Sometimes it seems financially cruel that the school year starts right after the most expensive time of year – Christmas.
I remember my mum having cold sweats over affording new shoes, books and uniforms for five kids. Back then, the stress was eased by the second hand store and good old hand-me-downs – my brothers looked awesome in my blue checked school dress (kidding, sort of – there was this one time, but it made for a great 21st photo).
I have to say though, spare a thought for the parents who now have to include not only uniforms that cost as much as designer threads (my friend paid $45 for a SHIRT!), they now have to cough up for fancy electronics in the long list of school essentials.
The trend is called BYOD, another acronym for Bring Your Own Device. Gone are the days of booking 15 minutes on the one school computer in the library, now in this crazy 21th century world, every child has one and parents have to take charge of the technology and pay for it.
I caught up with Intel Security Cybermum, Sydney-based mum-of-four Alex Merton-McCann who stresses affordability is the least of our problems, rather, teaching our kids to be responsible cyber citizens is.
“While kids are at home, it’s easy to monitor their interactions and behaviours, but with devices now firmly entrenched in the classroom, it’s a bit trickier for a teacher to monitor 30 students at one time,” she warns.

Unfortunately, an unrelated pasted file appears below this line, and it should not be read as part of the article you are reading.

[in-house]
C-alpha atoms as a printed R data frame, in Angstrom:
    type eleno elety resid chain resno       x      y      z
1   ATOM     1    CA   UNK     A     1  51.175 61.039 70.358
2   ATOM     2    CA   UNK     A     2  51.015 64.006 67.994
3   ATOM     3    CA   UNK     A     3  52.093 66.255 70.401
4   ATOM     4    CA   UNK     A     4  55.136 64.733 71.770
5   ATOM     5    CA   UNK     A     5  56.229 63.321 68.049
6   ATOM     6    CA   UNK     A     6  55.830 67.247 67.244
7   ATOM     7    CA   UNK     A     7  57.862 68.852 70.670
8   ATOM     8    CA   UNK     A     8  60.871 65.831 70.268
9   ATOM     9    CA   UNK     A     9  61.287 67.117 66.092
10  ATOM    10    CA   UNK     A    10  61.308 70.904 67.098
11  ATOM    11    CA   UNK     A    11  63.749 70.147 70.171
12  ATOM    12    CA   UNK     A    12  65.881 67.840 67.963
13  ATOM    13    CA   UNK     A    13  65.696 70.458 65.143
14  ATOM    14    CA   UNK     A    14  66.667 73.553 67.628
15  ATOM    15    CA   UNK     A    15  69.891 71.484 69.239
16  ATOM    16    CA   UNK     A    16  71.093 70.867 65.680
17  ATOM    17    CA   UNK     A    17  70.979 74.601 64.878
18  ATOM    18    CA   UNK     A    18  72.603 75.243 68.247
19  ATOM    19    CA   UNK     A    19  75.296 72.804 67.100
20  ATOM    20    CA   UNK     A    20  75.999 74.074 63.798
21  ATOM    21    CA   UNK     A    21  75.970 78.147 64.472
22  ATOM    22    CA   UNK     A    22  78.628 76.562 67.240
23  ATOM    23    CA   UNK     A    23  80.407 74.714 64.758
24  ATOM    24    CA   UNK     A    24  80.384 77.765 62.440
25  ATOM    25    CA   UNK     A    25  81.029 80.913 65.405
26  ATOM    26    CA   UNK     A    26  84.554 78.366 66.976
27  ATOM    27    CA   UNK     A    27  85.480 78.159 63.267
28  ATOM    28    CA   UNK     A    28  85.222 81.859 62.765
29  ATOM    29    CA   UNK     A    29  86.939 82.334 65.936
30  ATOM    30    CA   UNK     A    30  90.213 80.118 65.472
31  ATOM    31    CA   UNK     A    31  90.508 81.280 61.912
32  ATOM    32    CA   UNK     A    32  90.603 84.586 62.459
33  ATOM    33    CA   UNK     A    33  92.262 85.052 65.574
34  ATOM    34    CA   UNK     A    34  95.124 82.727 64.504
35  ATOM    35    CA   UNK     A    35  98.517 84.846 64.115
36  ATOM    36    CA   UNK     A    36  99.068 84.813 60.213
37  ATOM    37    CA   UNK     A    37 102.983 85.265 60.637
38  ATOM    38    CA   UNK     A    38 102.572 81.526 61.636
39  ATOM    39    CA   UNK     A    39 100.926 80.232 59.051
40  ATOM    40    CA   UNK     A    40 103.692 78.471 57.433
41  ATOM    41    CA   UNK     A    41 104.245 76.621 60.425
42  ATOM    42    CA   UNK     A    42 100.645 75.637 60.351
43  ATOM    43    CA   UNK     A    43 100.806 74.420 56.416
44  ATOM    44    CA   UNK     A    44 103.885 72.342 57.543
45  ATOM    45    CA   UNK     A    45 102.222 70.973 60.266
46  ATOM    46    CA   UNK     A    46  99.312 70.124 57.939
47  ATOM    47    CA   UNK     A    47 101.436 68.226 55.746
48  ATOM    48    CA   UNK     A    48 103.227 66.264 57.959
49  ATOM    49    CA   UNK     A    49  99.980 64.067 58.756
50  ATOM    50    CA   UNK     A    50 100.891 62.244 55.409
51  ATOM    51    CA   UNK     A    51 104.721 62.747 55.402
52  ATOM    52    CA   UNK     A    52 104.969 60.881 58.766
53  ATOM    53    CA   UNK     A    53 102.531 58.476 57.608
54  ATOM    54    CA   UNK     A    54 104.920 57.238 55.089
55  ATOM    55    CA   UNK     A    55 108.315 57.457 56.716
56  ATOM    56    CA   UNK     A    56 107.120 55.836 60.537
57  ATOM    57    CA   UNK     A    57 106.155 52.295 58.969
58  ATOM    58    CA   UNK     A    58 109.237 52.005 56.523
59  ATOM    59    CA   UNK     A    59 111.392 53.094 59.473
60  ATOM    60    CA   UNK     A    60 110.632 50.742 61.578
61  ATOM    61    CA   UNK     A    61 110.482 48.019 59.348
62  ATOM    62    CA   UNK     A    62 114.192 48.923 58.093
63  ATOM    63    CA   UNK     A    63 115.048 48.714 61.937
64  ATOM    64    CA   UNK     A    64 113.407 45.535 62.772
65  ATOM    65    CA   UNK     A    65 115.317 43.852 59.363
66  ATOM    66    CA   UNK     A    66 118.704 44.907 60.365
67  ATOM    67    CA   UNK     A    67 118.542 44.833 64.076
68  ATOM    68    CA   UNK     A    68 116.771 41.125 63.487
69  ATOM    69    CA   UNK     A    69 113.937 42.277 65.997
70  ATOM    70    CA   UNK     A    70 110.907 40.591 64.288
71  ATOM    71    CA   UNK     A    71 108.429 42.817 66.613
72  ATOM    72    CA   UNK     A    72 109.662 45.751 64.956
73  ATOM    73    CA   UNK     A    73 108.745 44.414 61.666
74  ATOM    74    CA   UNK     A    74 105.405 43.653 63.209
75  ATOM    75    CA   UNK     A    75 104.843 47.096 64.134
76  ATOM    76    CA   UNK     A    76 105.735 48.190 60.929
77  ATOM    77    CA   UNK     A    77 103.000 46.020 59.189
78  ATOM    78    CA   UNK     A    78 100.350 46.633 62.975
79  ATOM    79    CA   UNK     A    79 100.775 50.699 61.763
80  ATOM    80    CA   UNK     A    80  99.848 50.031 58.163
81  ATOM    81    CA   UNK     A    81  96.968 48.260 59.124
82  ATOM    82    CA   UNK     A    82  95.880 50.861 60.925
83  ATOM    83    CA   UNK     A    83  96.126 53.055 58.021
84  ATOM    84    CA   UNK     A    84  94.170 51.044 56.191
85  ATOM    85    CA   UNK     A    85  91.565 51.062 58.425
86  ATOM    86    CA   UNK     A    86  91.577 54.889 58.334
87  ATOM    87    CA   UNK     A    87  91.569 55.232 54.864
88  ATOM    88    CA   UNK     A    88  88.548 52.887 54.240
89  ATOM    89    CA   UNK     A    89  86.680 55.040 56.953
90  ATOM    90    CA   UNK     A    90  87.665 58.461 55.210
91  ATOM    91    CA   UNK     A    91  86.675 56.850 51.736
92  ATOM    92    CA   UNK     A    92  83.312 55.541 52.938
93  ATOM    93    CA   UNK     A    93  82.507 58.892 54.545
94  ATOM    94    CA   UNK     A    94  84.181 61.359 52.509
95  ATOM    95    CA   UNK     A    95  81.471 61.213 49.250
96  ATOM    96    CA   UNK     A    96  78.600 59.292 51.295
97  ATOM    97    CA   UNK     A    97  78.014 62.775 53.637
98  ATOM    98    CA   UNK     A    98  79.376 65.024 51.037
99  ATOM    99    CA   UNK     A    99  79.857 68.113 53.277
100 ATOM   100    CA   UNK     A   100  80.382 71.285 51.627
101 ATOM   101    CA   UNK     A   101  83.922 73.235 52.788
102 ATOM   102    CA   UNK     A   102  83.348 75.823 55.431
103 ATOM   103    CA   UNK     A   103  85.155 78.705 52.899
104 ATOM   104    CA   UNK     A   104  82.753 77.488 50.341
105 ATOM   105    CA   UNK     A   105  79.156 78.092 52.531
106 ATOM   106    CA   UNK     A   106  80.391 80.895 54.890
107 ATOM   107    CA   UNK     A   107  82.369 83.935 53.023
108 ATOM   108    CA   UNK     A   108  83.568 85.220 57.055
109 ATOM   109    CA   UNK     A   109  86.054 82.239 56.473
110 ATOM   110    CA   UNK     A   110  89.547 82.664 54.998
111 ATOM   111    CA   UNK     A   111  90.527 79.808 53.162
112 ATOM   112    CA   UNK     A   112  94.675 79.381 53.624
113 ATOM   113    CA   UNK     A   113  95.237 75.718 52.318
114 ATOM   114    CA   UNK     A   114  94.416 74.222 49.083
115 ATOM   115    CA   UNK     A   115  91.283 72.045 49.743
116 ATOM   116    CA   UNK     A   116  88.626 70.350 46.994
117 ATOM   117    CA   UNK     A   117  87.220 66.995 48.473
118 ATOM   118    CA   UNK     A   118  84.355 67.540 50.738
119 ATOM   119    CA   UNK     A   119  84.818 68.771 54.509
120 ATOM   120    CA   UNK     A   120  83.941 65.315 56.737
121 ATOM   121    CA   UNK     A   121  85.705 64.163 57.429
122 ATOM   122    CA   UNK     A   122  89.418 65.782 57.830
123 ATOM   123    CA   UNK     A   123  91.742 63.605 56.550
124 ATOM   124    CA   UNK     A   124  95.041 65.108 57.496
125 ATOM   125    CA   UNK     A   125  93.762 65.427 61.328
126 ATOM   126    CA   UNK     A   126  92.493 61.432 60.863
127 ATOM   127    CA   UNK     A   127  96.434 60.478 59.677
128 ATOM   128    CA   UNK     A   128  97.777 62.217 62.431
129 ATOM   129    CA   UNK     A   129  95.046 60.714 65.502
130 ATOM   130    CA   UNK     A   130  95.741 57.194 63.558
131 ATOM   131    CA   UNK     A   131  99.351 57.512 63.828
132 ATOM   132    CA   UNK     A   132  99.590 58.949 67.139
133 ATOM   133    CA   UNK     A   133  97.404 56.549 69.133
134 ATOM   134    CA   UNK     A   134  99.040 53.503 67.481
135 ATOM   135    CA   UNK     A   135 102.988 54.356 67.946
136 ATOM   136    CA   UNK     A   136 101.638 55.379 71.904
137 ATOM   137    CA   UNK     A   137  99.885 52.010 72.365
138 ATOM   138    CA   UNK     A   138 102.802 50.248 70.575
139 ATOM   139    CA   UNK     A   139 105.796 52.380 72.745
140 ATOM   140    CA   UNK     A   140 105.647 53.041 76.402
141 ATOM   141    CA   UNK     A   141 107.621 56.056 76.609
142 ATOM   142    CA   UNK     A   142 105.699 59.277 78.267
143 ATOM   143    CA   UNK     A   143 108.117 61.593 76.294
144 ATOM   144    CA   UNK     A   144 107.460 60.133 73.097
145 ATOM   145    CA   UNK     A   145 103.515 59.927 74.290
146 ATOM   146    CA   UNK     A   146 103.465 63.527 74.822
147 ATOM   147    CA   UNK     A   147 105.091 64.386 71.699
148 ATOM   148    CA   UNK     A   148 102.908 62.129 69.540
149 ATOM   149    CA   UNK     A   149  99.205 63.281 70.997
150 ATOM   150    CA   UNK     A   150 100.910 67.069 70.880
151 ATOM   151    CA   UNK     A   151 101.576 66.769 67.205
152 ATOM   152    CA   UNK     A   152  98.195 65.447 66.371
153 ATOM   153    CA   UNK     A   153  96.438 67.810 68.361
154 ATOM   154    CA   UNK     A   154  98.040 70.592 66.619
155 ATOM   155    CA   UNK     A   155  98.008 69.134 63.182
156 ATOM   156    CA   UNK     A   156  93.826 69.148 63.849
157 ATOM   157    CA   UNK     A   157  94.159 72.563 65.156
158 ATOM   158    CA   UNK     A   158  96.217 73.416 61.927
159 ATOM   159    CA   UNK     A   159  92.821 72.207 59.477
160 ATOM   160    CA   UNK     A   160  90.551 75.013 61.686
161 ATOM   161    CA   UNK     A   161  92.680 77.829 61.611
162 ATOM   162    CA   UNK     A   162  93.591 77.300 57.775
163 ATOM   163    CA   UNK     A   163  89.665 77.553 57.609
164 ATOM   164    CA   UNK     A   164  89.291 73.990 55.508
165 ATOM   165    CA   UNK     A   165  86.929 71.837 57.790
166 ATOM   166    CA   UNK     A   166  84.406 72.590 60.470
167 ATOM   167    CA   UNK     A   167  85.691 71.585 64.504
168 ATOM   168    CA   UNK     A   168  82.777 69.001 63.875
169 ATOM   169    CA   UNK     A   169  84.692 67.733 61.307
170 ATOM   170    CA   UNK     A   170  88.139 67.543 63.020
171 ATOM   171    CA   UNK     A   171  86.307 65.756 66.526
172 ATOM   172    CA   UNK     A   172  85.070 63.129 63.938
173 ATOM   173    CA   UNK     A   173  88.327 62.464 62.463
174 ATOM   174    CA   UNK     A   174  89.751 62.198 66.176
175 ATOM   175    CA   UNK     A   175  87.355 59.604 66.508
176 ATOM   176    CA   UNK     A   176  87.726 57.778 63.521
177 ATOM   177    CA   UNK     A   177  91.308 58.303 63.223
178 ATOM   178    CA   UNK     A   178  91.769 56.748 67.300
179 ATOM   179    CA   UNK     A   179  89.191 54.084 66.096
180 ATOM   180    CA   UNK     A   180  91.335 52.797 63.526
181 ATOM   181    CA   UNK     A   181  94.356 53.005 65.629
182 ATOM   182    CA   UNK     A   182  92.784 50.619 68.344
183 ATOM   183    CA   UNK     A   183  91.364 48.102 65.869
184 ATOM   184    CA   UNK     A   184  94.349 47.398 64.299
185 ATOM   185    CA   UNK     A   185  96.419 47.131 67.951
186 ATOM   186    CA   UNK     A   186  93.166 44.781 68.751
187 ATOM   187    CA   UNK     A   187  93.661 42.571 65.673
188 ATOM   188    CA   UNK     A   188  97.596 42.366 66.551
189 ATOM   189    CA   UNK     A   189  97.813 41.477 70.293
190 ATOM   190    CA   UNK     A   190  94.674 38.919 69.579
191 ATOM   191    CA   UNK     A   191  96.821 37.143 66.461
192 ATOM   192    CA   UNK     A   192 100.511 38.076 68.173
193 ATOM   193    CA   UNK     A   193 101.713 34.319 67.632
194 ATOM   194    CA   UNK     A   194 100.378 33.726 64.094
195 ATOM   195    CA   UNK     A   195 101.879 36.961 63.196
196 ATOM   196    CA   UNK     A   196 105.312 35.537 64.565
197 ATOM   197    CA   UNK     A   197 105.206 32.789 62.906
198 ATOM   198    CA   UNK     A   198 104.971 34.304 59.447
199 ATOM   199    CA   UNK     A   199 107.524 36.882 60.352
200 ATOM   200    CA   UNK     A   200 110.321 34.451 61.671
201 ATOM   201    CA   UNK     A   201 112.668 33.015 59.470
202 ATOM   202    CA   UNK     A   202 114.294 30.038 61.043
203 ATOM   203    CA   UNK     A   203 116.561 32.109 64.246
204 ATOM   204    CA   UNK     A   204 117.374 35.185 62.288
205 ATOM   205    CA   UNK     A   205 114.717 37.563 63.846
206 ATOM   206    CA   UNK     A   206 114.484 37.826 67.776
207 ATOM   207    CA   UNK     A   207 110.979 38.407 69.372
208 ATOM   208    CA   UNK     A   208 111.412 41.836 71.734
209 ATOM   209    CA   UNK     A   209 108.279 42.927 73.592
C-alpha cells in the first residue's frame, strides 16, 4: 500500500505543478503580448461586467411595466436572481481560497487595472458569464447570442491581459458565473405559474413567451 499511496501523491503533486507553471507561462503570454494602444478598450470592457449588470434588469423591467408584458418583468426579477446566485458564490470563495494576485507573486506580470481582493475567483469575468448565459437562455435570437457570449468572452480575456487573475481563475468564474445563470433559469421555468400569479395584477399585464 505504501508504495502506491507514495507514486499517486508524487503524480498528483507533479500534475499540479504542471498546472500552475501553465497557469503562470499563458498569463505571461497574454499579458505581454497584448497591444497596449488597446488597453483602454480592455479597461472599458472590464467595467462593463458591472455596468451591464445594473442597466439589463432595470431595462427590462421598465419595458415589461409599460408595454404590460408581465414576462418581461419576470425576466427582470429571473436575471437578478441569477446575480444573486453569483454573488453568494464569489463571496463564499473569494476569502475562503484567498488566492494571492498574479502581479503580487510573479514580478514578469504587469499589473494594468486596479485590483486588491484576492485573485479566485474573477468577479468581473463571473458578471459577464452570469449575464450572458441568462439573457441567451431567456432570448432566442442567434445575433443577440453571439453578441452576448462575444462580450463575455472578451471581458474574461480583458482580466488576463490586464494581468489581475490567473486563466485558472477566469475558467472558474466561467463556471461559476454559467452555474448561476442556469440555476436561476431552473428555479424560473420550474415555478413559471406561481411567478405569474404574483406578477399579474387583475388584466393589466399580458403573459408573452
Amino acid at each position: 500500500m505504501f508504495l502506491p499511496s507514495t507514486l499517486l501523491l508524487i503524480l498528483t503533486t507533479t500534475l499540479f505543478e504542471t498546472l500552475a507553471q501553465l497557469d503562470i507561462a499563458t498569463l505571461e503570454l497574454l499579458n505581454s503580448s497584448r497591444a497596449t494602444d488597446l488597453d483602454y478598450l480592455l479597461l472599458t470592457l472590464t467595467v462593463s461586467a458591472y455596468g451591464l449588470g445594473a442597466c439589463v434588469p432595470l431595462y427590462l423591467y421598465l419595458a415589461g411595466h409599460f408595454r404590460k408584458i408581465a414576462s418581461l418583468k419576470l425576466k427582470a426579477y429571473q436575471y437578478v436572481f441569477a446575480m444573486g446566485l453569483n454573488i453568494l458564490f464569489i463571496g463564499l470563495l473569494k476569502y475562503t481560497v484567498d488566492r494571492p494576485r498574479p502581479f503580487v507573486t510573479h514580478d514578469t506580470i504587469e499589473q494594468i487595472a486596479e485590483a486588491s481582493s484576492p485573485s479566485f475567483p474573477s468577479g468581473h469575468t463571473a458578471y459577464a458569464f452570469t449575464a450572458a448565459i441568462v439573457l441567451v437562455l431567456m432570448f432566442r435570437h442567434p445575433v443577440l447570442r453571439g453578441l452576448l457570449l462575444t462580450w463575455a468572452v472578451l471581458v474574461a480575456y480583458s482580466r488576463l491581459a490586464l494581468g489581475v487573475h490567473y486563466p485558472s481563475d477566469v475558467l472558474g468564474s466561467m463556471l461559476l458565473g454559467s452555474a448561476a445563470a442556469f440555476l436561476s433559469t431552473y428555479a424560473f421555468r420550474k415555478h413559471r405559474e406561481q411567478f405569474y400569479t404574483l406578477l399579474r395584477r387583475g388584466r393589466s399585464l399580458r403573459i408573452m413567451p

According to Alex.
- 40 percent of kids think their parents don’t understand technology.
- 70 percent of kids actually say ‘we know mum and dad don’t know what we do online’.
- 43 percent of teens and tweens have reported cyber bullying.
It is unfortunately a by-product of our digital world that kids will at some stage be hurt by bullying, so what Alex recommends is to take an active interest in not only their social life, but their social media life as well. Be aware and up to date with all the different platforms they are using and keep the lines of communication open with your kids.
More importantly don’t try to fix an issue by taking technology away from them!
“If your kid comes to you with a problem and you say ‘alright that’s it, you’re off Facebook’ or ‘I’m taking the modem or phone away’ they think you will punish them with a problem online by taking it all away. Which means you are never going to hear about a future problem. Remaining calm and knowing that they aren’t going to get in trouble if there is a problem is very important,” Alex advises.
With cyber life now as real as real life Alex continues with the most important lesson you can teach your child to be safe.
“Kids really need to be taught how to be good digital citizens. Spelling it out basically is a really good way of trying to manage and prevent being bullied or accidentally being a bully. So say to your child, ‘if someone was going to say something mean to you online how would you feel? If someone uploaded a photo of you that you didn’t look that fabulous in, wouldn’t that make you really upset?’ Putting it back on kids and using that as your benchmark can be really powerful.”
In other words, teach your kids the words written on the first two stone tablets. ‘Do unto others what you would have done to you.’
What are your thoughts on protecting children in the cyber world? Let us know in the comments below.